Dear Black Students at UNCG,
By now, you have probably heard the announcement about Breonna Taylor, an emergency medical technician who served on the front lines during COVID, and whether or not there will be accountability for her death. For many, especially the Black Community, today’s decision did not come as a surprise, but no matter how prepared we are, that does not make the profound grief we feel any less real. While I have only been with the university since March, serving as the Associate Director of the Campus Violence Response Center, I have grown a fast connection and loyalty to the UNCG community. I hope that all those who experience violence have the tools and support they need to navigate trauma and succeed as a student.
As a black woman, It pains me to know that violence against black and brown bodies is so normalized that we can feel guilty for demanding justice. It is not lost on me or any of the brilliant staff at the CVRC that when black and brown students live in a society that continually requires them to prove their worth, ask that their accomplishments be valued, and plead that their life matters too, it takes a toll on your academic pursuits. Living in constant threat is a trauma response.
Anti-blackness manifests itself in many ways, but we have not penned this piece to highlight those truths. Instead, we simply want to say we are here and to remind you that you are worthy. You are more than any stereotype and statistic. You are first-generation students making changes that will ripple the economics for generations that you will never get to meet. You are career students pursuing your 2nd advanced degree. You are queer and living in your truth in ways that you never dreamed of before campus life. You are so many other things. You are seen. If you find yourself in need a place to process your grief, you are invited to join our support group:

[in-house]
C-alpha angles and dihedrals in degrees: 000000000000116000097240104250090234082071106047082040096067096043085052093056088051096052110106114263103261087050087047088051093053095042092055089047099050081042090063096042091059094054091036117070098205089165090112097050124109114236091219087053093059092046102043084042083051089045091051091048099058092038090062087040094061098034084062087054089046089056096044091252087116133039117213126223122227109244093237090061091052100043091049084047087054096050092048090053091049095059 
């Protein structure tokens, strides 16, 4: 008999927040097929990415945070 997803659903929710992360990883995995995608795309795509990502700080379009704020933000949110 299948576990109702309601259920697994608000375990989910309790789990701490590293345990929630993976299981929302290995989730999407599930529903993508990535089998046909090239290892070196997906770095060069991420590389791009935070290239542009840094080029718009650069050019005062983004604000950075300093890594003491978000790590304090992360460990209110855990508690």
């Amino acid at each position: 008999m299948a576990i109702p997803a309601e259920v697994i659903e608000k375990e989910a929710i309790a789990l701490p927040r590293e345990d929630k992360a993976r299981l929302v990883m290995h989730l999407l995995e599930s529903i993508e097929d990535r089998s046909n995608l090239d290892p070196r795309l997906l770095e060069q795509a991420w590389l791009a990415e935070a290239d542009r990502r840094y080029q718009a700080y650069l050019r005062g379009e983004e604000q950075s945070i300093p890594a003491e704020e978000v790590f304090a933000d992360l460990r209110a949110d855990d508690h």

Break Every Chain
A collective space for Black Indigenous People of Color (BIPOC) survivors of racism and oppression to process and share their stories. This group aims to provide space for community gathering, increasing our knowledge, and identify ways to help manage these stressors. Sign up here!
As a center committed to anti-violence work, we understand that a world free of violence must include racial equity. We want to express our solidarity to all those who feel unseen and undervalued today. We join a long list of organizations locally and nationally committed to keeping anti-racism efforts central to our work in outreach, programming, and advocacy and ourselves. We invite all of the UNCG family to continue the necessary work to educate ourselves through personal and group education on the various forms of oppression. To that end, the UNC system is conducting a brief survey about race and equity initiatives. Please consider adding your voice to that discussion by completing the survey.
In light and Service,
Charnessa Ridley, She/Her
Campus Violence Response Center